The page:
Quintana danced out of several jams as he gave up seven hits, walked none and struck out five to beat the Royals for the first time in 17 career starts.
"I'm so excited to get this game. It's really fun when you get runs," said Quintana of his club's third straight victory and second straight against the AL Central leaders. "I'm excited to get the series for us and we continue to try, day by day, to get some wins."
Royals starter Danny Duffy threw seven serviceable innings, striking out seven, but got hurt by the long ball -- one to Ramirez and a solo shot to Geovany Soto.
MOMENTS THAT MATTERED Going way back: The White Sox attack involved the long ball. Ramirez connected on a 1-2 pitch from the southpaw with one out in the fourth that scored Jose Abreu and Avisail Garcia for a 3-0 lead. Soto added a long solo blast in the seventh. Soto's ninth homer left the bat at 108 mph per Statcast™, while Ramirez's drive exited at 101 mph.
"[Alexei] swung the bat great. That's a big homer for us. Even talking last night, we get a homer with some guys on base, it makes a big difference for us," White Sox manager Robin Ventura said. "We haven't had a whole lot of that, so when we get it, it's a big shot in the arm, a good separation from them. They got it to 4-1, and we needed all of them."
Game of what? Duffy's outing turned in an instant after he got ahead of Ramirez 0-2 in the fourth. Duffy unleashed a 95-mph fastball at the knees down the middle, but the pitch was called a ball. Duffy came back with a curve that seemed to just roll toward the plate and Ramirez seemed to be expecting it and jumped it, sending the ball over the left-field fence for a three-run homer.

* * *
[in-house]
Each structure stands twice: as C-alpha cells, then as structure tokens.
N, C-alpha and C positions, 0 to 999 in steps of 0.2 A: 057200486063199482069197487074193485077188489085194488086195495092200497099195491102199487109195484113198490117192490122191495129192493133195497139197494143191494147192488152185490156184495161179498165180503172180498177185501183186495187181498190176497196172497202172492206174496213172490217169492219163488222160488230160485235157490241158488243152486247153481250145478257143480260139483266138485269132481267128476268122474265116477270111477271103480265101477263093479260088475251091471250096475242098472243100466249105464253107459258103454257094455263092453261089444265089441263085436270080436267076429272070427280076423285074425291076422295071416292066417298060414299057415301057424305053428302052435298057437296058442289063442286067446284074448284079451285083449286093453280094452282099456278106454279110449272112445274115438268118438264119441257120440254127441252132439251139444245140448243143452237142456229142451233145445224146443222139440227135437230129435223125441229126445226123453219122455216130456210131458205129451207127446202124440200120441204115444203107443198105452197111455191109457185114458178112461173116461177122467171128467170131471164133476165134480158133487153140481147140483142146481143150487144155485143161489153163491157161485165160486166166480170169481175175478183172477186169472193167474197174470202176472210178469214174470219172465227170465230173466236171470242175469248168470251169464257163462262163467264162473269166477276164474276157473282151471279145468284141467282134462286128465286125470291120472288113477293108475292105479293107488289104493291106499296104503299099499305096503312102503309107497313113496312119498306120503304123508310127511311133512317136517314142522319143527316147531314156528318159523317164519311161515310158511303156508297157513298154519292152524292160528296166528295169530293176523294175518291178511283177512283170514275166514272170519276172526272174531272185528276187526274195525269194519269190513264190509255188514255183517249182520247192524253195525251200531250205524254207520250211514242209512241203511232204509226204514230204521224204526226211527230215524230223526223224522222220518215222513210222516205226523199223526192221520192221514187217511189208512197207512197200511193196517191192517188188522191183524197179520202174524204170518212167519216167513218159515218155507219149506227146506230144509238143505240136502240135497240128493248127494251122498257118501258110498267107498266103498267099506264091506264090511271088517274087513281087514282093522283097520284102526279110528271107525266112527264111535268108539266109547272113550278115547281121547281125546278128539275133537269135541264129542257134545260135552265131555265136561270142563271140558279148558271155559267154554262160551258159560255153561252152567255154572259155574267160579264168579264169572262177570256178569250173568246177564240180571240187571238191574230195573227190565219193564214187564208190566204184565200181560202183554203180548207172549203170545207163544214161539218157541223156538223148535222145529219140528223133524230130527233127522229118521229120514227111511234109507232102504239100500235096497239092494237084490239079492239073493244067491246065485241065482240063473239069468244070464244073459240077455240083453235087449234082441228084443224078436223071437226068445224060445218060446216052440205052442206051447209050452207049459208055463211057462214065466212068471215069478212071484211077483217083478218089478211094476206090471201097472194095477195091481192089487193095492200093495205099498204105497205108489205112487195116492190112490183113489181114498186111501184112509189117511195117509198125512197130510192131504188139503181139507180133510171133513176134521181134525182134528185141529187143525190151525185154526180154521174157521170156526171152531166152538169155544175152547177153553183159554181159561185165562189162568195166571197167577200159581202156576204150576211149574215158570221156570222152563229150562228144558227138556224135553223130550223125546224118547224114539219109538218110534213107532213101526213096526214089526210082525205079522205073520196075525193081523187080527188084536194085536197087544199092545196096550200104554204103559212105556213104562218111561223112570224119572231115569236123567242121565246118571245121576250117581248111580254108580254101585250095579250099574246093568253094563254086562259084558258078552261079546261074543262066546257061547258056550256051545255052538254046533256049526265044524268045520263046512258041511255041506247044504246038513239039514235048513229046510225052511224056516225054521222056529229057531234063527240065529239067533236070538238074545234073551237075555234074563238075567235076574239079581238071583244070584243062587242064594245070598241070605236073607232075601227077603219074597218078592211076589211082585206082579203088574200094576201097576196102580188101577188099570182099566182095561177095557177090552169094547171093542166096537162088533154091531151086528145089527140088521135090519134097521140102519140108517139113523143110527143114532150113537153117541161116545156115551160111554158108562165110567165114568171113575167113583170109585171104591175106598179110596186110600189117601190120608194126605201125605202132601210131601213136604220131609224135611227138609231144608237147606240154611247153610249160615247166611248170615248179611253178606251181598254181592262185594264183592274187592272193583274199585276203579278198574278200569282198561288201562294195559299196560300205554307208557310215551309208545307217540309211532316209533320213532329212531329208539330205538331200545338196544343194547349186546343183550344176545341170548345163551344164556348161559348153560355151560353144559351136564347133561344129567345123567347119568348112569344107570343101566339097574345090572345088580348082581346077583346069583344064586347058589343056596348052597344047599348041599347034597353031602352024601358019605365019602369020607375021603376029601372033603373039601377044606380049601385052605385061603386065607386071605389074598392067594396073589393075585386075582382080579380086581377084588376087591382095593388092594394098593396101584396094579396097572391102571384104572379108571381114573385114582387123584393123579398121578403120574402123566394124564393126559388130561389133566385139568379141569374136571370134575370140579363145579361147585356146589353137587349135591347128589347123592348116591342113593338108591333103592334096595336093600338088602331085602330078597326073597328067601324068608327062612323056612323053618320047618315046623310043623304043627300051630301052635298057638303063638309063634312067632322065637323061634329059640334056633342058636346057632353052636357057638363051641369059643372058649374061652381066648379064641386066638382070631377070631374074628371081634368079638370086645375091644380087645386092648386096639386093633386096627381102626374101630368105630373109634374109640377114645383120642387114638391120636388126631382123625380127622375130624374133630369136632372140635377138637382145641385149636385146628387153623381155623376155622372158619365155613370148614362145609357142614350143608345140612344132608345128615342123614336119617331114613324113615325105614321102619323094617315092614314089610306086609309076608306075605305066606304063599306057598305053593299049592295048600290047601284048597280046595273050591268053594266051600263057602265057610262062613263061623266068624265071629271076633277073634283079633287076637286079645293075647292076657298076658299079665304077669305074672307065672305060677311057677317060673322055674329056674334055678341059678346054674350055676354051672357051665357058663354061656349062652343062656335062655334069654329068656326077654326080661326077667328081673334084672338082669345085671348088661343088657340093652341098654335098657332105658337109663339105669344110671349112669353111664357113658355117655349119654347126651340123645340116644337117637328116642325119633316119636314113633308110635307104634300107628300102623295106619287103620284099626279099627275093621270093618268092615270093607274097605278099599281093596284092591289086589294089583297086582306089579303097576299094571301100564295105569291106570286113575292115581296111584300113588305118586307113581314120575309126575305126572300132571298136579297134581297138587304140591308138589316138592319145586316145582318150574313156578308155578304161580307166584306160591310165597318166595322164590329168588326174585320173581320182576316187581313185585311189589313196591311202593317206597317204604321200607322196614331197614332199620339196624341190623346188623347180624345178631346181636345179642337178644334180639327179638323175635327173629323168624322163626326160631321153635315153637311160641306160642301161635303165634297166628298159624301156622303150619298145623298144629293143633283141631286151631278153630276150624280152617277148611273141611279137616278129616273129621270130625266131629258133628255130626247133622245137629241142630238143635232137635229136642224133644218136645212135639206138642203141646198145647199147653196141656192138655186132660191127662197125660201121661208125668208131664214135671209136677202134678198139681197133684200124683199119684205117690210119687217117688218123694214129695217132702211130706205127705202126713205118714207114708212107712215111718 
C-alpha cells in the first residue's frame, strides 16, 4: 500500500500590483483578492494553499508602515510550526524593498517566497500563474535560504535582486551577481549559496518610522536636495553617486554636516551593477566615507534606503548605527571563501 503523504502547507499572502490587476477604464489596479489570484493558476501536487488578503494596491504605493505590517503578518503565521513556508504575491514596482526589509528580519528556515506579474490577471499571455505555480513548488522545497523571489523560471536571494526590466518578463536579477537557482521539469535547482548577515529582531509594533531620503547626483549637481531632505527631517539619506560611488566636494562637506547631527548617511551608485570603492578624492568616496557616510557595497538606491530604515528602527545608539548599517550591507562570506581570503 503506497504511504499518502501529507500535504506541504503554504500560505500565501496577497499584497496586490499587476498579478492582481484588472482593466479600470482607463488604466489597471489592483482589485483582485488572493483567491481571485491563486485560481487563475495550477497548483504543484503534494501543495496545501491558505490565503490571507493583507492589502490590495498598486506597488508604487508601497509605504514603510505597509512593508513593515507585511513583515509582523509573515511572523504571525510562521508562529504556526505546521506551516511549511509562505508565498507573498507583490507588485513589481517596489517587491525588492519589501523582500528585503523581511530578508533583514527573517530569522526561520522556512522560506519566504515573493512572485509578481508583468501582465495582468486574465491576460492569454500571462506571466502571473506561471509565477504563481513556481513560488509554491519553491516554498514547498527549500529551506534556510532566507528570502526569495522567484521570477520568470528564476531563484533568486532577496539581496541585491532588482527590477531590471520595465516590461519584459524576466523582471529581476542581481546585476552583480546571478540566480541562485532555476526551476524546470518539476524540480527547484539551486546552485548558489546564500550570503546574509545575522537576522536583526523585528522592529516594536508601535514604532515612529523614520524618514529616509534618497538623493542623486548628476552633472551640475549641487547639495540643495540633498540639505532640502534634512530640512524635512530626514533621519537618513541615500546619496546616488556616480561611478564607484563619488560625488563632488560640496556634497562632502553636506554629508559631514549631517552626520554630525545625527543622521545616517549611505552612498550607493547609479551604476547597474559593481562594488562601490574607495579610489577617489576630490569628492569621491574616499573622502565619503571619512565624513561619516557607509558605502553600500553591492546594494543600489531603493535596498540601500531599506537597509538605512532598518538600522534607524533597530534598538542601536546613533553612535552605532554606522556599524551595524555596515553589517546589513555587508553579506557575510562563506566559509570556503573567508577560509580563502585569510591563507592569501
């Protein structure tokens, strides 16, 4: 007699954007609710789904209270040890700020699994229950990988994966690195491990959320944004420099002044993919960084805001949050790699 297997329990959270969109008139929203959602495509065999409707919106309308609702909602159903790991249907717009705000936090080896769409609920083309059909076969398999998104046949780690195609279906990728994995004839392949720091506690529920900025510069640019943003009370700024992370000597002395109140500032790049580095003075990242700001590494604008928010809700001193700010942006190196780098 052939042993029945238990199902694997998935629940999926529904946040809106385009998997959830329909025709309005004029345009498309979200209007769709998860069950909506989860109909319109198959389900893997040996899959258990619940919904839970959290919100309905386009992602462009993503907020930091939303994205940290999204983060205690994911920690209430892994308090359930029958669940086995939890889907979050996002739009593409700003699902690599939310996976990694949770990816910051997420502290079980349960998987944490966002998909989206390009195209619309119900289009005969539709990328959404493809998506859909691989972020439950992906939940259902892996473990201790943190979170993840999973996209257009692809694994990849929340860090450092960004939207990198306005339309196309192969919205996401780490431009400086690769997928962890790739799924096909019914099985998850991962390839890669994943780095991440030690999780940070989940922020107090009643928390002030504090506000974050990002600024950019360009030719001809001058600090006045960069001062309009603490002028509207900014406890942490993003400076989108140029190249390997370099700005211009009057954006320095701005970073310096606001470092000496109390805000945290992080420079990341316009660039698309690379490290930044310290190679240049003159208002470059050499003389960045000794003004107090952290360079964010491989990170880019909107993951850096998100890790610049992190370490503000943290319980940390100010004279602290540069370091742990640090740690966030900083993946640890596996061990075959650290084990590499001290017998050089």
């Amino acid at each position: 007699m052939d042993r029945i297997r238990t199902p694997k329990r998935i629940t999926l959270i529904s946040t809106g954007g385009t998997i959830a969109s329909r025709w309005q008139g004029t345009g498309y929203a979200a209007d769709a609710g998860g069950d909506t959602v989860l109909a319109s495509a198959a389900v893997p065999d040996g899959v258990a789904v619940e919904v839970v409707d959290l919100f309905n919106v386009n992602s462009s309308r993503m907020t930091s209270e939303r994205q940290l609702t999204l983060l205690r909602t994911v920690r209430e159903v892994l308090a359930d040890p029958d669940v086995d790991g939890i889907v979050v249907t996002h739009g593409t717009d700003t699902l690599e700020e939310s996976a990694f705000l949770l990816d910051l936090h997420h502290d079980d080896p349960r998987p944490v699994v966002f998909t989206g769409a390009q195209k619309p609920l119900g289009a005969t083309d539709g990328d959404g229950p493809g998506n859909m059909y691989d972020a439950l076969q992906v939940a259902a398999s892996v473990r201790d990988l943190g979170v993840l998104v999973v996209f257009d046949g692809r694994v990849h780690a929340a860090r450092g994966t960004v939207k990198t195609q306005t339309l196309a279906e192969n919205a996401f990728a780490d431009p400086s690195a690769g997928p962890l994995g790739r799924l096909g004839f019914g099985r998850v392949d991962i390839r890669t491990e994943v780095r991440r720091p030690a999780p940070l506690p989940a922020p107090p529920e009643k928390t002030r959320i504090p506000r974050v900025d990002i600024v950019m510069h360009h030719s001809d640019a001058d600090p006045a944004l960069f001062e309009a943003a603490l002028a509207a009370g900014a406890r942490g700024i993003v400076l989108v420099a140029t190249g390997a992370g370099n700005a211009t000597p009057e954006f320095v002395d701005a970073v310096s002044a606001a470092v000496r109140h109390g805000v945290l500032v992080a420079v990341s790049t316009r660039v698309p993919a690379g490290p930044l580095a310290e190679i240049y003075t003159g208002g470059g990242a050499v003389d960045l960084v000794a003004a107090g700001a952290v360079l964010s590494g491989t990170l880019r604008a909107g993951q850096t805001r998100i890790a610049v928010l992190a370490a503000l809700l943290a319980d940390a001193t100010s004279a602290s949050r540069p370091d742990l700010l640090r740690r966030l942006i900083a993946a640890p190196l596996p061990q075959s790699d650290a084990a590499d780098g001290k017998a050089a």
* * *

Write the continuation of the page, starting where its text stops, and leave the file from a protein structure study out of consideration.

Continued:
Duffy at first thought his 0-2 pitch was a strike but ...
"In the moment, yes, I thought it was a strike," Duffy said, "but not when I went back to look at it. I had seen it with my heart and not my eyes. He had called a strike low in the zone earlier but that one was lower." More >
Missed chances: The Royals had runners on first and third with none out in the second and didn't score. They had a runner on second with one out in both the third and fourth and didn't score. They had runners on second and third and one out in the seventh and, you guessed it, didn't score.
They finally broke through in the eighth with three infield hits and were threatening for more with runners at the corners and one out. Then pinch-hitter Mike Moustakas sent a missile headed for center field but Ramirez, who was racing to cover the bag on an attempted steal, somehow fell back to his right and speared the liner on one hop. He got up, touched the bag and threw to first for a double play.
"Moose scalded that ball up the middle," Royals manager Ned Yost said. "Just good reactions there from Ramirez.
"We had chances. We just couldn't capitalize on them, for sure. Quintana does a good job of changing speeds with his curveball, locating his fastball and keeping you off balance."
The White Sox are 17-11 on the road since June 30, the second-best mark in the American League behind the Yankees (17-10). They have outscored the opposition, 147-89, in the last 28 road games.
"Just seems like we get hot and we get cold and there's not a lot of in between. But you know, the great part of it is we are never out of it. I don't think we've let down at all. We might have let down a little bit on the field, but our hearts are in the right spot and we are trying to compete every day." -- White Sox second baseman Gordon Beckham
WHAT'S NEXT White Sox:Erik Johnson makes his 2015 Major League debut in Sunday's series finale, as the White Sox go for a sweep of the Royals after losing their first six at Kauffman Stadium. Johnson was 11-8 with a 2.37 ERA for Triple-A Charlotte this season.
Royals: Right-hander Johnny Cueto (9-10, 3.04 ERA) tries to right his ship for the Royals. Cueto has lost three straight and has given up 17 runs in his last 17 innings and is just 2-4 with a 4.21 ERA since joining the Royals from the Reds.